Jeff, Who Lives at Home (2011)
★★★ / ★★★★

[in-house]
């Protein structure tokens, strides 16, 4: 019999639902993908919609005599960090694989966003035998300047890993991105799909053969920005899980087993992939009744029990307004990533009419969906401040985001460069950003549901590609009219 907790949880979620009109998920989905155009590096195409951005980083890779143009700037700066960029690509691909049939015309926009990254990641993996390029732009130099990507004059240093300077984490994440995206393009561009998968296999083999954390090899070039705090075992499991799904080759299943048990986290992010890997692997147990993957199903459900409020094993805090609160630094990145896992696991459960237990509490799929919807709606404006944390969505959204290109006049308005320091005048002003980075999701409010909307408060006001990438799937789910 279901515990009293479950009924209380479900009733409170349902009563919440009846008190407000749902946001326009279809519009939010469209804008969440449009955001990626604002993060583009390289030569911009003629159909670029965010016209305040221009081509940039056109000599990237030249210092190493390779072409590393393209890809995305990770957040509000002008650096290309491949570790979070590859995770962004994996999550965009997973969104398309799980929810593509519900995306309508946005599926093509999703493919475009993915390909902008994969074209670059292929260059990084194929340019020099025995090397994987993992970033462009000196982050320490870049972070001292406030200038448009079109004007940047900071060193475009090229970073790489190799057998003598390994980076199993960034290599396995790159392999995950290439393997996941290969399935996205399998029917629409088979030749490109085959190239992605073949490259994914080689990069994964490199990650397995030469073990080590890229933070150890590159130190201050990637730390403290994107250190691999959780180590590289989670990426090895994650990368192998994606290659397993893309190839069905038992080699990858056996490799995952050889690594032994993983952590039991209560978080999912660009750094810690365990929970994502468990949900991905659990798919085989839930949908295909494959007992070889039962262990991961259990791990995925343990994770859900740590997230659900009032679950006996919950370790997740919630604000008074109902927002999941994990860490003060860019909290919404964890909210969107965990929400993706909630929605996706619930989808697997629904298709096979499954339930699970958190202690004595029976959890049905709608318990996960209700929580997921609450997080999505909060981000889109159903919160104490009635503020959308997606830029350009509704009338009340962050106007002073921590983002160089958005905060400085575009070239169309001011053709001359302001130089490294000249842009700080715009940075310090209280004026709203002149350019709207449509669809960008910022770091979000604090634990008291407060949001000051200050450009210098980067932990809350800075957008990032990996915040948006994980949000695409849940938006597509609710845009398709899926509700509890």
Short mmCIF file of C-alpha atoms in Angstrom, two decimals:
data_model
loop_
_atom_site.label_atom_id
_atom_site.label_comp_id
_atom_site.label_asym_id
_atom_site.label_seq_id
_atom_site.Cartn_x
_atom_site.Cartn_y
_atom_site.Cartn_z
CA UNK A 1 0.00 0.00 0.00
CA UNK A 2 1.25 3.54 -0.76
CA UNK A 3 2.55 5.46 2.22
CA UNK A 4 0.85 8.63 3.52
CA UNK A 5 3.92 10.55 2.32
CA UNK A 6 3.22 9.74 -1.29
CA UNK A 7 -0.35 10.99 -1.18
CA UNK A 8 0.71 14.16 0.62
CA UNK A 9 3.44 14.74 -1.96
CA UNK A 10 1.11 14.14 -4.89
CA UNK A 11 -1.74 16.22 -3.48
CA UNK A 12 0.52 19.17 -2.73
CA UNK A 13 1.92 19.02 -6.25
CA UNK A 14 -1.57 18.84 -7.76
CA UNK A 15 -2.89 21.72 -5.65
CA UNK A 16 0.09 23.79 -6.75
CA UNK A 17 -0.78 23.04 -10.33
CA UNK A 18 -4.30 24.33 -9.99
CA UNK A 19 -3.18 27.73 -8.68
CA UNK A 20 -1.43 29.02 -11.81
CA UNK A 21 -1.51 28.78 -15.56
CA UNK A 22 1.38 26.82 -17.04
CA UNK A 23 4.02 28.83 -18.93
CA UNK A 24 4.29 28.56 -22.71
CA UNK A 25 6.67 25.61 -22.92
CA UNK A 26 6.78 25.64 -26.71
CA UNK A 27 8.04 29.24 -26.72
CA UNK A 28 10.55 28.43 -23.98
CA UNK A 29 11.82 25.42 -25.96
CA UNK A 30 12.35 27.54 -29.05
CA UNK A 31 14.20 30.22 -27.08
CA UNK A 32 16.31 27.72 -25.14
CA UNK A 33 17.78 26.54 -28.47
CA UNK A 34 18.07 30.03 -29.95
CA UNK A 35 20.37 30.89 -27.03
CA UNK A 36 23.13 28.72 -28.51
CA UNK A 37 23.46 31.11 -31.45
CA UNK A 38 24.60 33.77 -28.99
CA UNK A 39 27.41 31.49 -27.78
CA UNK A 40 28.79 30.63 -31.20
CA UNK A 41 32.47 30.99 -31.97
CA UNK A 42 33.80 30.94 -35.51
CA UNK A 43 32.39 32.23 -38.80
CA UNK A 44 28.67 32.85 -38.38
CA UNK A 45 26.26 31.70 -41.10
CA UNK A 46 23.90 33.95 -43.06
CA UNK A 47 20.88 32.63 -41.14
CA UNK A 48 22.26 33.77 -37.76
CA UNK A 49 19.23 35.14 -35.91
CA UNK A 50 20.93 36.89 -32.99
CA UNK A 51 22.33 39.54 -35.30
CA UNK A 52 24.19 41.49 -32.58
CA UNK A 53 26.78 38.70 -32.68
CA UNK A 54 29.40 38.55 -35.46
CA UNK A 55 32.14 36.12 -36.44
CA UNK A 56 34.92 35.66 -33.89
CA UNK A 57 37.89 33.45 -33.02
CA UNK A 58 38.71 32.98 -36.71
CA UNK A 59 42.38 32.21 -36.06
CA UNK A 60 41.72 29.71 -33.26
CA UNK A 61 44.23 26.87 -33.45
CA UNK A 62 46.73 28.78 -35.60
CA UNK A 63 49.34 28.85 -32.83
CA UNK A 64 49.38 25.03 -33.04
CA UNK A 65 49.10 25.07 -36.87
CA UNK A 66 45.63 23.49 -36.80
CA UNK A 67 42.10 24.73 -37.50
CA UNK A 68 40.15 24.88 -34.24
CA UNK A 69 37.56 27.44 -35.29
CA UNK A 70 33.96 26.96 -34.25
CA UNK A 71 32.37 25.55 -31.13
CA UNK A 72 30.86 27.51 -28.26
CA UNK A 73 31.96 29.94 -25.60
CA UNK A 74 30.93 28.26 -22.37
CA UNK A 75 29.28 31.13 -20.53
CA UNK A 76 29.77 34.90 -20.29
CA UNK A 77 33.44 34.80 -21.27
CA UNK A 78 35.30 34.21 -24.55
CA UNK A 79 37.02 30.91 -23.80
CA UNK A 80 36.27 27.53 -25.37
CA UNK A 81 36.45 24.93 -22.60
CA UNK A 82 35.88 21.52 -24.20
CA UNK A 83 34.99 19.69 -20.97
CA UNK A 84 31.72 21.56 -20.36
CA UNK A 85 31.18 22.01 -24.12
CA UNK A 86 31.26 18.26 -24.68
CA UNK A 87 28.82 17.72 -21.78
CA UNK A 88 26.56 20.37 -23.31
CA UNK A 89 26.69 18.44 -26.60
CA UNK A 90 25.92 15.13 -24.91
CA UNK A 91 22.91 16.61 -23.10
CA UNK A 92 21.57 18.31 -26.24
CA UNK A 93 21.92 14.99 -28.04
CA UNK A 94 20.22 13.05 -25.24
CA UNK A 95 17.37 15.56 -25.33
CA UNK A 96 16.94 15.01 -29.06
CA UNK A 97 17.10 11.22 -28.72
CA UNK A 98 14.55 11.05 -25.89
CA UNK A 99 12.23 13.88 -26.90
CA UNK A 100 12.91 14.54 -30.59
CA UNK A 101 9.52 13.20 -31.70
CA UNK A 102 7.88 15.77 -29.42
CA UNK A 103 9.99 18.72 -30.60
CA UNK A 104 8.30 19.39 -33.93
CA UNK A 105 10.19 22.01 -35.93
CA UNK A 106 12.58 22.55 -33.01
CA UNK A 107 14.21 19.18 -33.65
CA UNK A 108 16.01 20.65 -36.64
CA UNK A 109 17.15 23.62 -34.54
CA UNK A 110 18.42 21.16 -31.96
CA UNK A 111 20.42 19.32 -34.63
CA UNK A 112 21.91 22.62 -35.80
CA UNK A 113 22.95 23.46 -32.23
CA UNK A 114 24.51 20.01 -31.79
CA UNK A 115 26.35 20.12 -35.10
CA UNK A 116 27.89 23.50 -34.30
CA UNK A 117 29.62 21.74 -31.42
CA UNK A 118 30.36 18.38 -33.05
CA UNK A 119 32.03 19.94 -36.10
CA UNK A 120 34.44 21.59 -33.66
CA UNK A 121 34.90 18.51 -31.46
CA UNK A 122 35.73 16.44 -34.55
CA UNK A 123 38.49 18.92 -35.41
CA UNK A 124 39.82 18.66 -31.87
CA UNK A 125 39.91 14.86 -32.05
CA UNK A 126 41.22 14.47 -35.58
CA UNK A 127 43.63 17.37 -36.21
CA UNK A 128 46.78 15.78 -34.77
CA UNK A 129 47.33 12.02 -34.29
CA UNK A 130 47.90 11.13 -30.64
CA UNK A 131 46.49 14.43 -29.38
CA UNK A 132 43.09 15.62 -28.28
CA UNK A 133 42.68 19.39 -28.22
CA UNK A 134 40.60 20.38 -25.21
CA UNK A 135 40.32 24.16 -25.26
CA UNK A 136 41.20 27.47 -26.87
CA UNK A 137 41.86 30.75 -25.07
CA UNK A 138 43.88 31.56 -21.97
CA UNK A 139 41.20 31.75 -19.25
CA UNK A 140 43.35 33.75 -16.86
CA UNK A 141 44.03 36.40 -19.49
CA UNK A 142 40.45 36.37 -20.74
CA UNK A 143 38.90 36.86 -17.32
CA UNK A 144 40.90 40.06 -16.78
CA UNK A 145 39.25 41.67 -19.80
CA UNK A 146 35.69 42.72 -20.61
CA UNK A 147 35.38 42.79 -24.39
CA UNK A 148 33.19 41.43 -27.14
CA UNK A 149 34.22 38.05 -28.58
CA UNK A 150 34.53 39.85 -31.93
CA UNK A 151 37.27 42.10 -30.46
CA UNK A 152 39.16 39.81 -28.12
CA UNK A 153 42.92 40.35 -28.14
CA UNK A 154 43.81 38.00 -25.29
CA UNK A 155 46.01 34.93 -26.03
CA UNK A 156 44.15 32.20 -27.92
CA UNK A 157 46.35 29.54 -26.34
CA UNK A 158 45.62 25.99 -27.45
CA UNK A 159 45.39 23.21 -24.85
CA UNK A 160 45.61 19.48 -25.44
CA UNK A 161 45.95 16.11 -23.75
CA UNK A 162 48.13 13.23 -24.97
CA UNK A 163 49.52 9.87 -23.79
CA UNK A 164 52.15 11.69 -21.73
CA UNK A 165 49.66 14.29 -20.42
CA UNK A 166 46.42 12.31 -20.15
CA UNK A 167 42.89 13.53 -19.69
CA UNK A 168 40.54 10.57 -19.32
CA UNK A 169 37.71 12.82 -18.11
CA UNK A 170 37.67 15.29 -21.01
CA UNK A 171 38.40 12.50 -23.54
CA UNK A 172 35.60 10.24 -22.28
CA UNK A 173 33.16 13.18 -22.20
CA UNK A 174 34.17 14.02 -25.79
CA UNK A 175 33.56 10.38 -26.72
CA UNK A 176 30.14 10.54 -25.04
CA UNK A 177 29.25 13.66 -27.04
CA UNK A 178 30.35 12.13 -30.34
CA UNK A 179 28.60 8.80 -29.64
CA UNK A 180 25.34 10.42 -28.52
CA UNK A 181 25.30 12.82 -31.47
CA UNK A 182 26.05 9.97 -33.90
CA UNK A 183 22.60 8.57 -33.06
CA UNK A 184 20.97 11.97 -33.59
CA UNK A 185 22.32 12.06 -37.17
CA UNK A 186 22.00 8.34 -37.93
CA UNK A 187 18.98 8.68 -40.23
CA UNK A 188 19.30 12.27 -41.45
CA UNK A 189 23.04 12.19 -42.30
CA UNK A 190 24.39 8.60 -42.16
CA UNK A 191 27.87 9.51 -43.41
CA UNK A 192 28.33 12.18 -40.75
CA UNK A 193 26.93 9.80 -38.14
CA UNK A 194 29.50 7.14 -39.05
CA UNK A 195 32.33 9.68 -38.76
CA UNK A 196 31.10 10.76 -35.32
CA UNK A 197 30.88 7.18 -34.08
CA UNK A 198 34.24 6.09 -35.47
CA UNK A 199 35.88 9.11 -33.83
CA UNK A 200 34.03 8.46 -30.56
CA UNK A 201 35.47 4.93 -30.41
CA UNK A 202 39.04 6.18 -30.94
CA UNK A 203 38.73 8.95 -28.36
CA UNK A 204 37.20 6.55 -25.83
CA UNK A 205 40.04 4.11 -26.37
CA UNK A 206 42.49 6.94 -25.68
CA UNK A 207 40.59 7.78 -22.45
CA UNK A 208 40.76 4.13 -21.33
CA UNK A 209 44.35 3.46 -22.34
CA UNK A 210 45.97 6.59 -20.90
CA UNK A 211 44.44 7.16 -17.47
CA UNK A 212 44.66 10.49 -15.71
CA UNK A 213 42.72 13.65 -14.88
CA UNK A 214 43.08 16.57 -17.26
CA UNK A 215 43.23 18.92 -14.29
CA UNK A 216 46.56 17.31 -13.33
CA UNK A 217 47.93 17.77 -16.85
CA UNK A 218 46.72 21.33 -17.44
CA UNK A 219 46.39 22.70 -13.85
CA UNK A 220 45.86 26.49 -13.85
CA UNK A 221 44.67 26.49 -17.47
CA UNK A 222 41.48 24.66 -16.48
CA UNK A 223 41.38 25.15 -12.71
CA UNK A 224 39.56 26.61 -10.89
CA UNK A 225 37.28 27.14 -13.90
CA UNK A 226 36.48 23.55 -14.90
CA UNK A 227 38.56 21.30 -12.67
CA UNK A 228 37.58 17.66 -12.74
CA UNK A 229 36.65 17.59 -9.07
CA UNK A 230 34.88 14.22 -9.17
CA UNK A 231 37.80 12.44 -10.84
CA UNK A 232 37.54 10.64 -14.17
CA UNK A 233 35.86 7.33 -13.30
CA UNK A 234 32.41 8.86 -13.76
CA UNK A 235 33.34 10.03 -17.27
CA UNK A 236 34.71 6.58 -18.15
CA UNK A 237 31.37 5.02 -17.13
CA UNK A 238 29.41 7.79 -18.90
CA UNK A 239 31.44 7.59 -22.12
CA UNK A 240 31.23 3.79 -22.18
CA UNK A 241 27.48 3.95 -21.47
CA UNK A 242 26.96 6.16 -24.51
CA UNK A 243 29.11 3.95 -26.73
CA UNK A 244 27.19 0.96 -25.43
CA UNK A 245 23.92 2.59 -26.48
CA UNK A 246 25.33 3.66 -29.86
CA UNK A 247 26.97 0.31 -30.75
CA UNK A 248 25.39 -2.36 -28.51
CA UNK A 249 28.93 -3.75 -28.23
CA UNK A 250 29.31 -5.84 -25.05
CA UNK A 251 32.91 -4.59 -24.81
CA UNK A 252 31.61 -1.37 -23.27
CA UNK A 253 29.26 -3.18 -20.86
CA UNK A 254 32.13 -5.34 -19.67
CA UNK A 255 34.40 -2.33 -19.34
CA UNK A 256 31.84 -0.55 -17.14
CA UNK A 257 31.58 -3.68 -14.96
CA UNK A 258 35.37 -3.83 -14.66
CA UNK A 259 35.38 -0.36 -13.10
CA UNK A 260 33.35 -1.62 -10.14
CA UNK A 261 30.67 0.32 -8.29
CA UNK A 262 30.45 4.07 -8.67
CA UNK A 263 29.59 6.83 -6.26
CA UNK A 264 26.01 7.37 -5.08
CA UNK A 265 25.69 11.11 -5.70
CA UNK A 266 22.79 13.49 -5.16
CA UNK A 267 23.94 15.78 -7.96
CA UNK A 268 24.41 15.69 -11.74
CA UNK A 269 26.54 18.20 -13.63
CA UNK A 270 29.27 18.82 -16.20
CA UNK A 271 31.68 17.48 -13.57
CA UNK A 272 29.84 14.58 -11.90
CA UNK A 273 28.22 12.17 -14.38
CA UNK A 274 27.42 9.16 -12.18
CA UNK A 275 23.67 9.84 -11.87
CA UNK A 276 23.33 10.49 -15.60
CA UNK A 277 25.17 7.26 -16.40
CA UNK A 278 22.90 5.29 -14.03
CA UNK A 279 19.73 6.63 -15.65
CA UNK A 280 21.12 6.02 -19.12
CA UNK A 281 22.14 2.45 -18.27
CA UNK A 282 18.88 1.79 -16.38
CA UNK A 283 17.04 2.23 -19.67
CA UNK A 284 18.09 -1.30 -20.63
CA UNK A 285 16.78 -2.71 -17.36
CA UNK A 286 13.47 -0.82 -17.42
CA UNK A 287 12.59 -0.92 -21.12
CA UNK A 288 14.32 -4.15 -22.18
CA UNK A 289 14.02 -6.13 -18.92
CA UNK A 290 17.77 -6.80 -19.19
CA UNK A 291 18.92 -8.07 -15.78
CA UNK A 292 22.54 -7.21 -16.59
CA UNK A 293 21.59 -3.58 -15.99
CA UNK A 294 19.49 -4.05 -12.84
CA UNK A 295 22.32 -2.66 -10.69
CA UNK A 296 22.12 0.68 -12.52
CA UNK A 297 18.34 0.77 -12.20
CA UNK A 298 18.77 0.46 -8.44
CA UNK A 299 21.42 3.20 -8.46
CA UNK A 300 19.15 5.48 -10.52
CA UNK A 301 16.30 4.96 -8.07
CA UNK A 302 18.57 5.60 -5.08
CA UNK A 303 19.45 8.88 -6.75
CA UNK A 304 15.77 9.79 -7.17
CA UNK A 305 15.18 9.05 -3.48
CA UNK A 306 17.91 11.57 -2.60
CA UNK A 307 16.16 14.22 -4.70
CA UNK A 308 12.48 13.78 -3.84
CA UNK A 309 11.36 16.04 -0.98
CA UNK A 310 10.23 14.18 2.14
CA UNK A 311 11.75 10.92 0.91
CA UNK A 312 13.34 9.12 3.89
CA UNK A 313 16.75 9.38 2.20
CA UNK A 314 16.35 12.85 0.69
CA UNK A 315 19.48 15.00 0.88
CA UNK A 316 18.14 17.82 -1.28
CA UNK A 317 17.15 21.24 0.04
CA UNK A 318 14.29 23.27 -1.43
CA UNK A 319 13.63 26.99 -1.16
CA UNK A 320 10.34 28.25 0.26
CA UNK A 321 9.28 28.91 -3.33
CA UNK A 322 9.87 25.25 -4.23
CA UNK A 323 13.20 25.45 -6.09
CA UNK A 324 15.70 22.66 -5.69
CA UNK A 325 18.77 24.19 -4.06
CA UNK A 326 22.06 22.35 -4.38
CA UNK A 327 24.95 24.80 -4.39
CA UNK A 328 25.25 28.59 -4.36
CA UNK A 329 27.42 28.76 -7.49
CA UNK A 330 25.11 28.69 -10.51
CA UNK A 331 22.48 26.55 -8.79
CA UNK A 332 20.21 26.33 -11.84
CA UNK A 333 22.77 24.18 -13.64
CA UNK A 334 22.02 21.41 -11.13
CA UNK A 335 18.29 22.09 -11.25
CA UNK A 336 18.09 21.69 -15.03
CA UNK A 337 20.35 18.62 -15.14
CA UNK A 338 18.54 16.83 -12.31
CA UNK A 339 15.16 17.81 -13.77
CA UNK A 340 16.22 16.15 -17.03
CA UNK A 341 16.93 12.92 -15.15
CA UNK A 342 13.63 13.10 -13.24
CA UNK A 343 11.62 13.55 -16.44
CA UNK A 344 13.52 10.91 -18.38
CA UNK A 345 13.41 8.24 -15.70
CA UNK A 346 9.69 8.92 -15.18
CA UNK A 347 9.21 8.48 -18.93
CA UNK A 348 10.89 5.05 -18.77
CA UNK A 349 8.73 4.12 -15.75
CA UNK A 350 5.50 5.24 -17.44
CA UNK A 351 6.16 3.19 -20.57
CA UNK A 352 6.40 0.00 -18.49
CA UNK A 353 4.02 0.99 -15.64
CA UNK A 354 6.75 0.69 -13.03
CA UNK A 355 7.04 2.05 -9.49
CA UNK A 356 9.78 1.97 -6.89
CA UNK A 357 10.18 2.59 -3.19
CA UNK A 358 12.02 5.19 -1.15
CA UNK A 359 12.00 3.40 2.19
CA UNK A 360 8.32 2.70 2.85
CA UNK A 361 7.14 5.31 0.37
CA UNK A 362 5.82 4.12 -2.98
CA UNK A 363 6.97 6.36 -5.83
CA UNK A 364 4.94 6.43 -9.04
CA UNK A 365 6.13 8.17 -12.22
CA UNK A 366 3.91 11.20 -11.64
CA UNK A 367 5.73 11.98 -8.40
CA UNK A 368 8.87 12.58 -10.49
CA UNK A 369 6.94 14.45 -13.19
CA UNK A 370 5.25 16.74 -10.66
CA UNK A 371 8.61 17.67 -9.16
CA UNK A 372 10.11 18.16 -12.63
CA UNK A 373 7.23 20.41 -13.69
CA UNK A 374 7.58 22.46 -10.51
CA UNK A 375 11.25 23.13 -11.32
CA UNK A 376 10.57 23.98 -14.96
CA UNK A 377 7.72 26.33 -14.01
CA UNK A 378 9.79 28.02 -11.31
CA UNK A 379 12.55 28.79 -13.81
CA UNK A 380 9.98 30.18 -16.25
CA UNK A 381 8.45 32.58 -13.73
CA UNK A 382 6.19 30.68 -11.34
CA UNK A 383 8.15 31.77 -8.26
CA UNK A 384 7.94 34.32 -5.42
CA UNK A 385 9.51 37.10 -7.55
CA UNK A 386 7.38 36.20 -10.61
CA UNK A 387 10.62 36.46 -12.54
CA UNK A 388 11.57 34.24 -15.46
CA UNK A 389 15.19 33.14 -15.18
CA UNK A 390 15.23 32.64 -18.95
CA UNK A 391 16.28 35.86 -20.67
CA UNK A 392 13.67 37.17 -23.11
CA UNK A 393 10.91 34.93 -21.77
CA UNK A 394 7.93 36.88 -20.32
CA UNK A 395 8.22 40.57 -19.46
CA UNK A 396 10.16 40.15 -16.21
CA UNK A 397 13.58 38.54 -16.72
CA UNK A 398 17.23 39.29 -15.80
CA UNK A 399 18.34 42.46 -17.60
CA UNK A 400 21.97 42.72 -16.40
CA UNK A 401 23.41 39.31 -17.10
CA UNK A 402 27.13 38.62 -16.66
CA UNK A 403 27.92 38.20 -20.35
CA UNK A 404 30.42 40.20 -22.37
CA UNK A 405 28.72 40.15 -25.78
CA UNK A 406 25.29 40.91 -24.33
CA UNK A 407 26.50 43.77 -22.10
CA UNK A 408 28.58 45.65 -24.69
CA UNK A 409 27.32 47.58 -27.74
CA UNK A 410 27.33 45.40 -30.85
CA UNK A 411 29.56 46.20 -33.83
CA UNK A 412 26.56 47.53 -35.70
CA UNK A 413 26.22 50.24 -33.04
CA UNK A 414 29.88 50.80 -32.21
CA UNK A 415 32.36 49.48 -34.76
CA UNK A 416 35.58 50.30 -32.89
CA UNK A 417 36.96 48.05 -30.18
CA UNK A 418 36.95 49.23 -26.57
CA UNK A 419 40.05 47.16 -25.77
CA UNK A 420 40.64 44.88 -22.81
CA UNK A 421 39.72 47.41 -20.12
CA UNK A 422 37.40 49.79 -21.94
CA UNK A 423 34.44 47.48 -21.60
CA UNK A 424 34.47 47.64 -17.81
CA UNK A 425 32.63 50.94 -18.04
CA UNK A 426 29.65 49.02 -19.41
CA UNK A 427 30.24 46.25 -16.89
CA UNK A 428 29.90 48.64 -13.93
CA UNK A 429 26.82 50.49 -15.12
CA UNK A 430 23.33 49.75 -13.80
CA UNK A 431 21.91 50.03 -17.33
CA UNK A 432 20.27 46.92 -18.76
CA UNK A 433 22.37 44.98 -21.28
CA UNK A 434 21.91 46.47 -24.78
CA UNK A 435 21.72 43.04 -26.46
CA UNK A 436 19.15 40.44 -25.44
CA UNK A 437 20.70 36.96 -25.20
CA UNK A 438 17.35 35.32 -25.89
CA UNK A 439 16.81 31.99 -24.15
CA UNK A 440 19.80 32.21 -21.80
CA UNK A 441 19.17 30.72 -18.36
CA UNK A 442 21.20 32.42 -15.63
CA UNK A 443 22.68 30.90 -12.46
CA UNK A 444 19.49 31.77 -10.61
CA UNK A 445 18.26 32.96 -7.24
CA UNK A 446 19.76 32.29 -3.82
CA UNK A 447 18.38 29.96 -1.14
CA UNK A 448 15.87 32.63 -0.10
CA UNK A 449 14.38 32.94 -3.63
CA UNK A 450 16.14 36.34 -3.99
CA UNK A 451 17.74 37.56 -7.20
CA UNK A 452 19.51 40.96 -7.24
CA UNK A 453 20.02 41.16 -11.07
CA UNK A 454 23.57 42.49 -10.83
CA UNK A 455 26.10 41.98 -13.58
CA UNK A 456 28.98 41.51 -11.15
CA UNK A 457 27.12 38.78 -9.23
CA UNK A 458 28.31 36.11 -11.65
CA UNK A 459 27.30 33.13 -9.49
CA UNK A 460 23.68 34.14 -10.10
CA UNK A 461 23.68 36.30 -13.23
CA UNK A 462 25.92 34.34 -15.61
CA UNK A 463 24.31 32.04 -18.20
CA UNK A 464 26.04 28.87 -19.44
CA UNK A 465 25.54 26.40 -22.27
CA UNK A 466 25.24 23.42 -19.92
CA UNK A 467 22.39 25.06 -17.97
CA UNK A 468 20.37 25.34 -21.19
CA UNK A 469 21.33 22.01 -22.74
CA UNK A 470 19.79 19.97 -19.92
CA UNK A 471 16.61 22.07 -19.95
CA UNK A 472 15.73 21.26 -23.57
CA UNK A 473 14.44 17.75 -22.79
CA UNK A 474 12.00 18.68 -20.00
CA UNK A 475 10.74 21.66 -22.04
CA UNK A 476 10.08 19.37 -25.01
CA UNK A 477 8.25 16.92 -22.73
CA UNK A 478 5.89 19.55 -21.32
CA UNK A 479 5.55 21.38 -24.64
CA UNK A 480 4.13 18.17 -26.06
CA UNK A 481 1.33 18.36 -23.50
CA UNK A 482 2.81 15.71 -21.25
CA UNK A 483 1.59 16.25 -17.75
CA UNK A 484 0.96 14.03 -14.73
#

As Jeff (Jason Segel) relaxed on the couch in the basement while smoking hookah and watching television, the man on the infomercial urged his viewers to pick up the phone. A beat later, the phone rang. Perplexed by this coincidence, Jeff, a man who believed in everything happening for a reason and a big fan of M. Night Shyamalan’s “Signs,” picked up the call. The man on the other line was looking for Kevin, but no one lived in that household other than Jeff and his mother, Sharon (Susan Sarandon). Given a favor by his mom to pick up supplies at Home Depot, Jeff ended up following various clues as to who Kevin was and how that person was connected to him. Based on the screenplay and directed by Jay Duplass and Mark Duplass, despite being submerged in coincidences, “Jeff, Who Lives at Home” was clearly about love and family. This was dealt with in three fronts: the crumbling marriage of Pat (Ed Helms) and Linda (Judy Greer), Sharon and the instant messages sent to her by an anonymous co-worker who claimed to have a crush on her, and the barely existent bond between the two brothers, Jeff and Pat. Because the human element was believable, even though strange coincidences piled on top of one another, it was always easy to relate to the characters. What I found most interesting was most of them viewed themselves as painfully ordinary and they defined their lives by the ordinariness of every day. There was talk of dreaming about eating at fancy restaurants, living The American Dream, and visiting exotic, faraway places– all of which promised excitement and self-fulfillment. And then there was Jeff, happily ensconced in the possibility of small magic embedded in the routine. He was the heart of the picture and Segel embodied his character with quiet pride. Although Jeff towered over people in stature, he wasn’t domineering in terms of physicality and comportment. He looked soft and slow-moving. I liked that he felt he didn’t have to prove anything to anybody. Naturally, since he and Pat were almost complete opposites–one a dreamer, the other a pragmatist–there was tension in their relationship. Although not an exact parallel, it was an angle that I could relate with because my brother and I differ in about every respect. When Jeff and Pat argued, there was an obvious sense of humor in their disagreements yet the resentment they had for one another was consistently hidden underneath pointed words and phrases. The script stood out not just because it had an ear toward how people really talked but it wasn’t afraid touch sensitive truths that may go unnoticed to, for instance, people who are an only child. The film’s weakness, however, involved Pat and Jeff spying on Linda because she was potentially having an affair. It went on for too long and most of the clichés didn’t have enough twists in them to make the subplot interesting all the way through. At times it felt so convoluted that it began to affect the pacing of what was going on in Sharon’s place of work. I also wished Greer was given more to do because she has such range in comedy and drama. “Jeff, Who Lives at Home” showcased a thirty-something protagonist with not much aim in life–probably not many of us can relate to. But he wanted to be understood and surely everyone can relate to that.